Uncertainty surrounds the future for sheltered housing residents after a council decided to change the way it provides services to them.
Currently South Kesteven District Council provides a range of supported living services to residents in sheltered housing complexes on behalf of Lincolnshire County Council.
This includes on-site wardens and responses to alarms.
But the county council, which controls how the supported living budget is spent, has decided to change the contract for its services from April next year.
The county council hopes to cut bureaucracy by having all its supported living services delivered under the same contract.
Its assistant director of public health Tony McGinty said: “These are important services for people in supported and sheltered housing and we’re working with the district council to ensure a smooth transition so customers will see little disruption.
“In fact the changes will help further improve the services which are currently very restrictive and therefore we want to make these services more fit for purpose and available to all adults who need them – regardless of their type of housing.”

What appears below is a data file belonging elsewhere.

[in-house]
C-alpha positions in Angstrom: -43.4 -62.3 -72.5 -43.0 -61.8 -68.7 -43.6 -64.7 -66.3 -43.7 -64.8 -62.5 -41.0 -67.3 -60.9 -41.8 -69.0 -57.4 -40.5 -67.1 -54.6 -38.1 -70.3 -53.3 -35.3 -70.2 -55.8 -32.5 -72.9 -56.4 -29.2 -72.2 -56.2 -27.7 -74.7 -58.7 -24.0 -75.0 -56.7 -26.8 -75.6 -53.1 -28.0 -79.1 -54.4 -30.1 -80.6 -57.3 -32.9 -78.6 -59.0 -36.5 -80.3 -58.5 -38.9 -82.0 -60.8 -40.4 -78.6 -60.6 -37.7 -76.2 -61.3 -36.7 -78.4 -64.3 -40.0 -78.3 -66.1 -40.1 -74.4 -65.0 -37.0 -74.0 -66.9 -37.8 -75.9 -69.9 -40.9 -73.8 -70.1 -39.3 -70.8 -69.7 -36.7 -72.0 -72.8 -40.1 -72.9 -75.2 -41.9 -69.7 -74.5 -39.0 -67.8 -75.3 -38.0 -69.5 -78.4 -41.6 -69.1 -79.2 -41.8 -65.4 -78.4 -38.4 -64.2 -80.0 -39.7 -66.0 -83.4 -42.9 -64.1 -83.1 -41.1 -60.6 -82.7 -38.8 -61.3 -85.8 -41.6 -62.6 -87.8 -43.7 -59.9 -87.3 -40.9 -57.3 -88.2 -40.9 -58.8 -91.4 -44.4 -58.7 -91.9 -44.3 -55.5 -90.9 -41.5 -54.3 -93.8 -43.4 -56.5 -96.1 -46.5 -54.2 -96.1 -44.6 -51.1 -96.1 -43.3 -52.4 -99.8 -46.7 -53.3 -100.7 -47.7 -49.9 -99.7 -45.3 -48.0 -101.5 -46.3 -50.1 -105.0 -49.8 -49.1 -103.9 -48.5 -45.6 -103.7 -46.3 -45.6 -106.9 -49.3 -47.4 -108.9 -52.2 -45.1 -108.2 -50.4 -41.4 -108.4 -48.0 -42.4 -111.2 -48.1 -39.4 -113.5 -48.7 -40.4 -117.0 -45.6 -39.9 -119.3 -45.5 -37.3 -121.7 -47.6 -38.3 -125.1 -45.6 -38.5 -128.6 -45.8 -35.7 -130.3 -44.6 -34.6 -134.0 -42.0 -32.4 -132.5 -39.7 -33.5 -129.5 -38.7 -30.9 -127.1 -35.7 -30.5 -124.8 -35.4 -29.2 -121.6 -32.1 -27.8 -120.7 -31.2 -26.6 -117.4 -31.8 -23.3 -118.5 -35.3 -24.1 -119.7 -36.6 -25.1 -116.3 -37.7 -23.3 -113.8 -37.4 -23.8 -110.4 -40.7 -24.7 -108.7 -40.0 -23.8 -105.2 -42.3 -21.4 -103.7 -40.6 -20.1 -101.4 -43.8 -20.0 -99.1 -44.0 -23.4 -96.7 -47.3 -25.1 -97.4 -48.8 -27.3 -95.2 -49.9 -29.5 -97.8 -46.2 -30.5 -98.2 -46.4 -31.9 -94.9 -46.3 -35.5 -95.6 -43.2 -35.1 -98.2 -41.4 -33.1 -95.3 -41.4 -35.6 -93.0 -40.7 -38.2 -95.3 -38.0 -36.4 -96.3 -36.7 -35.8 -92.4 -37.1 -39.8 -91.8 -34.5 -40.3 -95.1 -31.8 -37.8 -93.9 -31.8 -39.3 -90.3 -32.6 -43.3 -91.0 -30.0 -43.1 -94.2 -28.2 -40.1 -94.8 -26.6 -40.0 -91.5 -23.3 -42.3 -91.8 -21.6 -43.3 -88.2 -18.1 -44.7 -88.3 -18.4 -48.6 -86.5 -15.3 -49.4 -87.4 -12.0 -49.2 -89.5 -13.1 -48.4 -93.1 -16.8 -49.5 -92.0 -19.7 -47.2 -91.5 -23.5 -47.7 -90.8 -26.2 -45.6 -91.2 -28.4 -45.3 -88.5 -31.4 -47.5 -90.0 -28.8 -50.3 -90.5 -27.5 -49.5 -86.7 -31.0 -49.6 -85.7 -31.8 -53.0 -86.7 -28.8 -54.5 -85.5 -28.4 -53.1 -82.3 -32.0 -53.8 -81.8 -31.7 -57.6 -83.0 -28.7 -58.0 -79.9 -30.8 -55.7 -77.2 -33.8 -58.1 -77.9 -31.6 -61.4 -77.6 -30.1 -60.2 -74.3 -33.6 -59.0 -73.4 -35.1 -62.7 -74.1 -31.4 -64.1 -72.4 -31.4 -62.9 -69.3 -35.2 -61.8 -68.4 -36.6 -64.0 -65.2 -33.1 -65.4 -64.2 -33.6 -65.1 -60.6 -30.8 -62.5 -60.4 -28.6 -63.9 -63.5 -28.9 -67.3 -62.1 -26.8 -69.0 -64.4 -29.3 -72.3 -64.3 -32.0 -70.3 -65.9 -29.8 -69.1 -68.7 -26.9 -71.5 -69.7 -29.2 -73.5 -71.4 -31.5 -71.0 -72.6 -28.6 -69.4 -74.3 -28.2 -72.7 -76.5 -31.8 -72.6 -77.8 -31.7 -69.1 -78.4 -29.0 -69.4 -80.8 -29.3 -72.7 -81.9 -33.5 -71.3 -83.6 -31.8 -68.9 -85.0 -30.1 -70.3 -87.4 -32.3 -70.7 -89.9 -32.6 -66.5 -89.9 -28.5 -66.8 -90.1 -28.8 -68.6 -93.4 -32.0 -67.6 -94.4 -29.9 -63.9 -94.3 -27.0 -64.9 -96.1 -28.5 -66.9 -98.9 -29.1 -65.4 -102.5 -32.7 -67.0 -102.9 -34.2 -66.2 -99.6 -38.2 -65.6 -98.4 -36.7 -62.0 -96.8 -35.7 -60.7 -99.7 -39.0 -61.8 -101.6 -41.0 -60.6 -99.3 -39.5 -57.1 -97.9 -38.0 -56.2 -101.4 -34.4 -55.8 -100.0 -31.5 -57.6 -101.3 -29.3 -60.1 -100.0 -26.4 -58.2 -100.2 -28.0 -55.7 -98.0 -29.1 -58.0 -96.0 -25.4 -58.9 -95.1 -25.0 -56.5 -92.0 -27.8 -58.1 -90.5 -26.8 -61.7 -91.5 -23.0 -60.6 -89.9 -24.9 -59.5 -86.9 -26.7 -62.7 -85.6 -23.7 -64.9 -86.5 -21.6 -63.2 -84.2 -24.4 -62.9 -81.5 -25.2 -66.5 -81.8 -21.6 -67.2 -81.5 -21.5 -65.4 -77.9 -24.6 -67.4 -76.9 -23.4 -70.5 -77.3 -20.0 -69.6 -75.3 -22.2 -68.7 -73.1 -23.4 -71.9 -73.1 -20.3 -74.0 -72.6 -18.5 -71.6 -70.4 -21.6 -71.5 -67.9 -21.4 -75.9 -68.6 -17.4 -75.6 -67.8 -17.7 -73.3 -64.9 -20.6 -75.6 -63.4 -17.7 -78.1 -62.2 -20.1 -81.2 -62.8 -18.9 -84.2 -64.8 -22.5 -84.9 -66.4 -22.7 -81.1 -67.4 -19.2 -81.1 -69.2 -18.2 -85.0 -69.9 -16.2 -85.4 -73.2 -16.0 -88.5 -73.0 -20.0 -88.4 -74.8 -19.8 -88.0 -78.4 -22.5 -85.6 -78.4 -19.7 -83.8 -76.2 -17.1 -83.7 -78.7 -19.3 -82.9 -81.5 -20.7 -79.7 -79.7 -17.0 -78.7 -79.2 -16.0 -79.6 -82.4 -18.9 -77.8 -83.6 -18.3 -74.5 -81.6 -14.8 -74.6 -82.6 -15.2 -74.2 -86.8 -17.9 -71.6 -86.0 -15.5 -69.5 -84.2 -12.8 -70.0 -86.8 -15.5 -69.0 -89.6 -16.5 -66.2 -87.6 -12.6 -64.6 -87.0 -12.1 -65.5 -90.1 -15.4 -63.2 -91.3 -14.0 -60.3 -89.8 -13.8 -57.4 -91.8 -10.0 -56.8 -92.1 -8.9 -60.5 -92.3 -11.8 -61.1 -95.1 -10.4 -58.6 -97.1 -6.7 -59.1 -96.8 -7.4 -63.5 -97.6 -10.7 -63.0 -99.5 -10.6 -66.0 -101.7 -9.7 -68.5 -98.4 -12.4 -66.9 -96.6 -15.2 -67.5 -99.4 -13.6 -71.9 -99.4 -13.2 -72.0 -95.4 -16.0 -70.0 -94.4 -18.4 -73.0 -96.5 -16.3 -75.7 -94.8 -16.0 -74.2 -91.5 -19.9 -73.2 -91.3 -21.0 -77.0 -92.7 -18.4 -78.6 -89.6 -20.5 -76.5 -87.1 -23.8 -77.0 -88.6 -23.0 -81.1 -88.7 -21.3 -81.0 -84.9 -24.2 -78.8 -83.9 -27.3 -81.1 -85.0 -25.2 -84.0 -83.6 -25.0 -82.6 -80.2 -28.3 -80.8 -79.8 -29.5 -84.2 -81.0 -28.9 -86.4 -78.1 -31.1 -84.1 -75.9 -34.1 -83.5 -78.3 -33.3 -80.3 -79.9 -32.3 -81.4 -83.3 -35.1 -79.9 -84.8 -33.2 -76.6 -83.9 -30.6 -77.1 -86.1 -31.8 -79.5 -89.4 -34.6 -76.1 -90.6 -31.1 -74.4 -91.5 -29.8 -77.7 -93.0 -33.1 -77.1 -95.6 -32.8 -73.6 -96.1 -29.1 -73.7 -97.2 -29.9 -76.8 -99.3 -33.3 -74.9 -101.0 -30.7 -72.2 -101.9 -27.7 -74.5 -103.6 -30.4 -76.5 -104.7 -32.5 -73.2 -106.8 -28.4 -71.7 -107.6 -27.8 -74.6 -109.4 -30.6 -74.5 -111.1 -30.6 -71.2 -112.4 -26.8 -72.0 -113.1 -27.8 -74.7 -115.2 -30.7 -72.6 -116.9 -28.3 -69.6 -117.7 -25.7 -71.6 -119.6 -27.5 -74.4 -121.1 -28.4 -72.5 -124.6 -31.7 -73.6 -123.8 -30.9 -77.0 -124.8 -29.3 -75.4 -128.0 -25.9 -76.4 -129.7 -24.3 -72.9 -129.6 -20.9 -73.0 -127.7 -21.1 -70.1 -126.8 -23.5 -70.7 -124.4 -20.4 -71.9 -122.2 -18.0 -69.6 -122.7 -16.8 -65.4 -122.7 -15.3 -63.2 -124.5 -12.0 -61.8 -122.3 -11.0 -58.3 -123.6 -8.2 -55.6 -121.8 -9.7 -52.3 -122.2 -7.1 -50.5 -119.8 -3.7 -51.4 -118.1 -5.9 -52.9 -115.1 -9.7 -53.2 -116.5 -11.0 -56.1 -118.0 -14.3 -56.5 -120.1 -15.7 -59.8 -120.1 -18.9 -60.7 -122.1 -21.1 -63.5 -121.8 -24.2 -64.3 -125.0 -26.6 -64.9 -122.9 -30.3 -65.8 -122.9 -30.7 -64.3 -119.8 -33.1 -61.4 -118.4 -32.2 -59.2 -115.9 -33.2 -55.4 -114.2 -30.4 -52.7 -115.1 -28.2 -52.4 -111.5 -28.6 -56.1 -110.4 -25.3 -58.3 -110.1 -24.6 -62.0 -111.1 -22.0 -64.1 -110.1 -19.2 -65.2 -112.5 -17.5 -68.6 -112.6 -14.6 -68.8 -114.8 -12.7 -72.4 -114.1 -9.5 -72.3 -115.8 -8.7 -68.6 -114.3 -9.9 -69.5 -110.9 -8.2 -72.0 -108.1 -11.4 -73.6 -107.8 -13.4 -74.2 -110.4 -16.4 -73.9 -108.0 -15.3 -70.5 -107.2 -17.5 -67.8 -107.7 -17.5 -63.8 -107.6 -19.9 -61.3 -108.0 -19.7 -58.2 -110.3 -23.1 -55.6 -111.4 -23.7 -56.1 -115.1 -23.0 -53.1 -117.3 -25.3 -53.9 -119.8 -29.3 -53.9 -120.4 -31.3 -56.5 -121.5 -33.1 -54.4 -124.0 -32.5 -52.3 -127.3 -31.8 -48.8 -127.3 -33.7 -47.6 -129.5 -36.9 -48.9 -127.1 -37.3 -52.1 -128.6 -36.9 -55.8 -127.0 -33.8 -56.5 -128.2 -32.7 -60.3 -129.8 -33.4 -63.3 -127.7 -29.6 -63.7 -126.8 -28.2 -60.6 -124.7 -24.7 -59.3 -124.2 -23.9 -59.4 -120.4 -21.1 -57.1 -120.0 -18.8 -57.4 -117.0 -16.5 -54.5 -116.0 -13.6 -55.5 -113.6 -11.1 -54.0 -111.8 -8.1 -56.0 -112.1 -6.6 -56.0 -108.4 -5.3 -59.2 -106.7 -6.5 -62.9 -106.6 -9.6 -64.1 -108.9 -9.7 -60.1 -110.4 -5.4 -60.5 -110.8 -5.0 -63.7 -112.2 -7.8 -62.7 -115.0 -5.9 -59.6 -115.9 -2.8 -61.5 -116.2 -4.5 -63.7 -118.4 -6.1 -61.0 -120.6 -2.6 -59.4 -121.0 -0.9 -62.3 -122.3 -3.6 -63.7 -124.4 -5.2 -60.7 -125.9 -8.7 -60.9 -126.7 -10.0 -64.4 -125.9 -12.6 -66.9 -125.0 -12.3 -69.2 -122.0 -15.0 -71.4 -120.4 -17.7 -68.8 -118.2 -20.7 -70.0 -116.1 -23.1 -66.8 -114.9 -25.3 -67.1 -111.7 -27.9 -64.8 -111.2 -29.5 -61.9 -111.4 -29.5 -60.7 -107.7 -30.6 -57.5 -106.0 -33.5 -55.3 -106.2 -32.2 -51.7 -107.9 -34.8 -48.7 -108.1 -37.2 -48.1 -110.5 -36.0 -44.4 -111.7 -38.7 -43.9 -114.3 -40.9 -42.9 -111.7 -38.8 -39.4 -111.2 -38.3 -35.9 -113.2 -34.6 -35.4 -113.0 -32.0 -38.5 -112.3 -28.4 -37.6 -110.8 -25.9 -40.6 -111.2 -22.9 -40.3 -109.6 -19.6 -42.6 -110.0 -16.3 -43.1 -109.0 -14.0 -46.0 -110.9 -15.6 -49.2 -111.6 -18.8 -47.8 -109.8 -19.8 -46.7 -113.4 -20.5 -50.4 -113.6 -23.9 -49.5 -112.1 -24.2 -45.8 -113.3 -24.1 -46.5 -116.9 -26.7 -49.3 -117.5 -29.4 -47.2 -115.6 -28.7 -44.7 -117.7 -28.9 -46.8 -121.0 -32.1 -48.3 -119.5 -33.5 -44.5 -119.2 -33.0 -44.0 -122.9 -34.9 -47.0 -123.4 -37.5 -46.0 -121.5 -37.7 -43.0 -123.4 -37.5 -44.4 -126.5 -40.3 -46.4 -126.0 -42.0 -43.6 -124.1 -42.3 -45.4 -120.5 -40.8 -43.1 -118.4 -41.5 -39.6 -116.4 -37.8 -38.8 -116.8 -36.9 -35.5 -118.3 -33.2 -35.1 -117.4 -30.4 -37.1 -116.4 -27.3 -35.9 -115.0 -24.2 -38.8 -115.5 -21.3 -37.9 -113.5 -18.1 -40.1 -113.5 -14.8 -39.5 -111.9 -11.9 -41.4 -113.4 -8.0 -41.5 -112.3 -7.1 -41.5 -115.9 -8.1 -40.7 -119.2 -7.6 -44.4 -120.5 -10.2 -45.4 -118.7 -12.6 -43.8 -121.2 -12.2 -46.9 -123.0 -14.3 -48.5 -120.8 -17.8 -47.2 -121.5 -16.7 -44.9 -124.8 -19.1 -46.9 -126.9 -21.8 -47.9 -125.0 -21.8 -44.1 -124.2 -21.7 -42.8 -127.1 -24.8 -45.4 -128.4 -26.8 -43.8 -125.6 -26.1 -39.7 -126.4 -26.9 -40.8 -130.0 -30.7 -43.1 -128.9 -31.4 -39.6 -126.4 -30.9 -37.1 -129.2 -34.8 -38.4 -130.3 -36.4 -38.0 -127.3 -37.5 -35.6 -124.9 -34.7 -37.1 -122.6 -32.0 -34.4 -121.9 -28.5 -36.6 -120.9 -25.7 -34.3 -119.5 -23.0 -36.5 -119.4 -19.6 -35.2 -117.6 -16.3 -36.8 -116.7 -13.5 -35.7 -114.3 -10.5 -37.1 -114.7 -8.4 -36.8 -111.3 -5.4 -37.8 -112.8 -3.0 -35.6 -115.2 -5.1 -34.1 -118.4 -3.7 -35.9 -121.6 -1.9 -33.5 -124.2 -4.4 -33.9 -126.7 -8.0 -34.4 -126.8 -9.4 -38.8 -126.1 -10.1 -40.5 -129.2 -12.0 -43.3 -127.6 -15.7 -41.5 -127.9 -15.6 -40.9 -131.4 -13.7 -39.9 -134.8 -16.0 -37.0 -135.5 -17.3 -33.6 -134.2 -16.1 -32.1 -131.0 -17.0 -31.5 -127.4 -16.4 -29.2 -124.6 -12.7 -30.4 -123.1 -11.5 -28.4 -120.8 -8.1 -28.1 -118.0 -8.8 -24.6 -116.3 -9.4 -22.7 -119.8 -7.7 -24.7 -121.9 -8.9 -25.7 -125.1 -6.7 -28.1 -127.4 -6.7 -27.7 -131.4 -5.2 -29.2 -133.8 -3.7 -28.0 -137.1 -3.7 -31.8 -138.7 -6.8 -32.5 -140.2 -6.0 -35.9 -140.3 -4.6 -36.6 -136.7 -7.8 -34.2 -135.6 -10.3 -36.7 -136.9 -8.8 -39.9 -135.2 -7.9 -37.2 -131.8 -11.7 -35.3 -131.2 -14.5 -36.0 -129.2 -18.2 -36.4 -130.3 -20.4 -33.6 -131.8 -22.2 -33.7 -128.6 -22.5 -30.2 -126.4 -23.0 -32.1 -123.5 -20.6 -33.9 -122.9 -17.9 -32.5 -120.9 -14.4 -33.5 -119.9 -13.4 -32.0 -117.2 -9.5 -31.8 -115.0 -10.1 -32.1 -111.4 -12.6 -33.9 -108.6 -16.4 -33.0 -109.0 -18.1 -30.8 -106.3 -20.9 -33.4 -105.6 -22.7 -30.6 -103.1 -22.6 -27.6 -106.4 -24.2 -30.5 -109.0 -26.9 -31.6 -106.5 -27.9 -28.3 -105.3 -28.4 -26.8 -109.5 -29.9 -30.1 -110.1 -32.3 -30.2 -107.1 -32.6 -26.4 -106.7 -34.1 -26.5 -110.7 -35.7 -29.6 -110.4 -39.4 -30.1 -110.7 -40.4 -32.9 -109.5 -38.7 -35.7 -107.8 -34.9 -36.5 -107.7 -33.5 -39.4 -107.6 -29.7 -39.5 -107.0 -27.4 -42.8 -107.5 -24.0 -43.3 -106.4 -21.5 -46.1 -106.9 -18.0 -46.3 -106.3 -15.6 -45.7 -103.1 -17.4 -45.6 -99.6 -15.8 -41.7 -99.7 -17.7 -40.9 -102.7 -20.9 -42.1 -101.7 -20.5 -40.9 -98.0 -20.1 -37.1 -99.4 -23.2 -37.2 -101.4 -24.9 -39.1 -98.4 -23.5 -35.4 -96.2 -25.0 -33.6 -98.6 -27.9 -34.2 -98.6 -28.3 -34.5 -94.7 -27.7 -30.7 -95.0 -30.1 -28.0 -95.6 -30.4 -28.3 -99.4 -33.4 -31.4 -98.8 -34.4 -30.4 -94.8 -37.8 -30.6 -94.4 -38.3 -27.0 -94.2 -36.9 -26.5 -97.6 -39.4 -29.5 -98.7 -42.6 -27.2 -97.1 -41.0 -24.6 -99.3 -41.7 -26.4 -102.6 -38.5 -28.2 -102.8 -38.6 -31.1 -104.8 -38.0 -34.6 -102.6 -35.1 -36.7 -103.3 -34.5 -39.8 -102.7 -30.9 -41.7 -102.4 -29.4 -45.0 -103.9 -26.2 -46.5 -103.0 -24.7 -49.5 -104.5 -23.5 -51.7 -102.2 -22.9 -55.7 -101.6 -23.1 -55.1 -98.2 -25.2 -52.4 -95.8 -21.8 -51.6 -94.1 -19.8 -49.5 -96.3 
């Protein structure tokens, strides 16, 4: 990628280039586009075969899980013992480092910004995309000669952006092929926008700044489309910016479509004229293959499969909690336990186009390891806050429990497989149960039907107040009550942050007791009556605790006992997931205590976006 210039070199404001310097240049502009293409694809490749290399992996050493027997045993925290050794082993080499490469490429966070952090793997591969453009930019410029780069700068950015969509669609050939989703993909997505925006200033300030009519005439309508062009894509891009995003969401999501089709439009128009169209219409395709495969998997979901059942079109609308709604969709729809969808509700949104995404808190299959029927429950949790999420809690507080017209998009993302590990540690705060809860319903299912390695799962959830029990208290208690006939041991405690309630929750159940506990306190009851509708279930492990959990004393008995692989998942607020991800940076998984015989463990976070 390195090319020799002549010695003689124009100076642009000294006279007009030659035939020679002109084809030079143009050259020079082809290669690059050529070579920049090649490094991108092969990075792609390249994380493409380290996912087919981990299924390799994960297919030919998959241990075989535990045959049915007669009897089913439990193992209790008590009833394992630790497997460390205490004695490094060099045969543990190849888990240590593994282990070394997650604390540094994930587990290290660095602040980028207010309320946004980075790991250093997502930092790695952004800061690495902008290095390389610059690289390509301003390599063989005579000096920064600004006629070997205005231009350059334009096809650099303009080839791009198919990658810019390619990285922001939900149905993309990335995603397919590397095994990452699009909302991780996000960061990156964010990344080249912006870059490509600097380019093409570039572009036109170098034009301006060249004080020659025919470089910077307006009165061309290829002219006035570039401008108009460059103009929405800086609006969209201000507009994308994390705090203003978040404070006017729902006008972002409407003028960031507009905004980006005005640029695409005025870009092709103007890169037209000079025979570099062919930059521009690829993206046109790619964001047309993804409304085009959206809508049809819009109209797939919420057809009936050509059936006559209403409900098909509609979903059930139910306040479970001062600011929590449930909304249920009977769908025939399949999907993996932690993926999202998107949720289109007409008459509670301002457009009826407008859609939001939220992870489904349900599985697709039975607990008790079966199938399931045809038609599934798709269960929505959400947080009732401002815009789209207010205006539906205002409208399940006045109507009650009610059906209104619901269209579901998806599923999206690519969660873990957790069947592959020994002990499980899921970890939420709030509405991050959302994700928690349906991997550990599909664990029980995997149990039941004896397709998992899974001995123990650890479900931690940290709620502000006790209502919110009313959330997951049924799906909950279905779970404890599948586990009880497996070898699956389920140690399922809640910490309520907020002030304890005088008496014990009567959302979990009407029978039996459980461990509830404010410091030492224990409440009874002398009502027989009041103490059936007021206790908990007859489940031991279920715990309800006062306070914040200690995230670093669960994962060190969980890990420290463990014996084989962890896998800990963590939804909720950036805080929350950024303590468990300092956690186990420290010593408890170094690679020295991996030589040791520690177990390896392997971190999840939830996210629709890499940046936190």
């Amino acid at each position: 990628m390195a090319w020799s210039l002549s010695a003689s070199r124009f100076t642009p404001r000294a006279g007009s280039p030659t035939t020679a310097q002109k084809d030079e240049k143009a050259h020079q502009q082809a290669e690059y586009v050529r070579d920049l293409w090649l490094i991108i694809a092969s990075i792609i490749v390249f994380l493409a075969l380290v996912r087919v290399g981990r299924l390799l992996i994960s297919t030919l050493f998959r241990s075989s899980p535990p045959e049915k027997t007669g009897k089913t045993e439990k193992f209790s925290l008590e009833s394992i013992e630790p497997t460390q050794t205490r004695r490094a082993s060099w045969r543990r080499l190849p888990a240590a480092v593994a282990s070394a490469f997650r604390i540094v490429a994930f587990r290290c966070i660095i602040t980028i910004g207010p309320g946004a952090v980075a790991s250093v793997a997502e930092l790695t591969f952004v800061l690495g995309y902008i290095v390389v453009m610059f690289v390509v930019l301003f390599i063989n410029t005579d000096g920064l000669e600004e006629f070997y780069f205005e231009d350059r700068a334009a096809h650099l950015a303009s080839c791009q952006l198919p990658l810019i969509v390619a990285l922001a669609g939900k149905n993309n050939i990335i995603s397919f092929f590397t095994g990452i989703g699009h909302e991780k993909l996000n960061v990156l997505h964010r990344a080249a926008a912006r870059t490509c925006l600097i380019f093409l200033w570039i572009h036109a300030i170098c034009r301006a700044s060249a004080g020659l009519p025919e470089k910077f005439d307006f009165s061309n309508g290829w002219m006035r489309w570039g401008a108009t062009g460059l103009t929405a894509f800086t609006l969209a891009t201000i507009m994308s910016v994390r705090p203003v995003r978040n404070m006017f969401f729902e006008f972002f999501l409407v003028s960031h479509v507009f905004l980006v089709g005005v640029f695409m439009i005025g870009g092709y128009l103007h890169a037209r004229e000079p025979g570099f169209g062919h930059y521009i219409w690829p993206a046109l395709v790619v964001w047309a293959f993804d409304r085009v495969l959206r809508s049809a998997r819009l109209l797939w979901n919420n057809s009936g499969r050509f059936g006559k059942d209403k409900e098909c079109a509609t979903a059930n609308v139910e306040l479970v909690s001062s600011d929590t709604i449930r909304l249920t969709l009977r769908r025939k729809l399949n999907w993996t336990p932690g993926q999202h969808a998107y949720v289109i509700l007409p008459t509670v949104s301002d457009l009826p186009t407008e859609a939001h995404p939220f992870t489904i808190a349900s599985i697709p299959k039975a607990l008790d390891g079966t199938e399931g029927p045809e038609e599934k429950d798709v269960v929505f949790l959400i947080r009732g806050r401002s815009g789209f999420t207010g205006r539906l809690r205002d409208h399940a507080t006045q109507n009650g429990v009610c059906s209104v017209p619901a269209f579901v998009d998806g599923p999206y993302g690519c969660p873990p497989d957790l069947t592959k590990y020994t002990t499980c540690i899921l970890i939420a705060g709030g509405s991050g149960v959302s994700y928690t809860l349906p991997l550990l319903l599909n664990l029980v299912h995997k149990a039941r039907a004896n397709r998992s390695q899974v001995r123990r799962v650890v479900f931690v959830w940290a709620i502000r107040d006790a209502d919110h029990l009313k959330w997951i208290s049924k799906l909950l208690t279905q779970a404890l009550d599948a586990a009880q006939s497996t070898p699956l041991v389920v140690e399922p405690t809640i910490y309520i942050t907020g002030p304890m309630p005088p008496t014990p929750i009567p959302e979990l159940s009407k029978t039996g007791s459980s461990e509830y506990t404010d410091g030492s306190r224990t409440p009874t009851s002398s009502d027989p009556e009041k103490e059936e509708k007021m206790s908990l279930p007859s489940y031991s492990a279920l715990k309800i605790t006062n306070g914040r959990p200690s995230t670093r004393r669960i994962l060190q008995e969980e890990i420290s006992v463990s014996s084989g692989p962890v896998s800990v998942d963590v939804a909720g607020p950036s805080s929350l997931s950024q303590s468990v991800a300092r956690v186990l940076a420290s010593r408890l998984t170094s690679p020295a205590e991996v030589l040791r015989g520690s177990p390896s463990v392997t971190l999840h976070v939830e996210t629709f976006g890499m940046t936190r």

A total of 1,132 residents receive support in South Kesteven. About 660 live in Grantham and the surrounding villages, 280 in Stamford, 125 in Bourne and the rest in Market Deeping, Deeping St James and Thurlby.
The district council’s contract will end on November 1 and an interim provider will be appointed until the new contract begins.
Services across the county are now split into more than 70 different contracts, meaning residents often have to deal with several different agencies for a relatively simple task.
The county council also wants to expand its reach and offer supported living services to people who own their own homes or rent privately.
The district council’s head of housing and neighbourhoods Ian Richardson said: “The county council has told us that from April 2014 they want to provide future support services in a more integrated way and to a broader range of people. At the moment the service we provide on behalf of the county council – which includes responding to alarm calls – is largely confined to our older tenants.
“We understand that for the future as well as offering services to more people the county council is developing preventative care and support as part of their wellbeing service.”
One area of concern for residents could be the potential loss of on-site wardens.
The district council currently provides wardens but this arrangement will end once the contract changes.
The county council’s director for public health Dr Tony Hill said it would be a decision for each housing provider if they wanted to continue with wardens.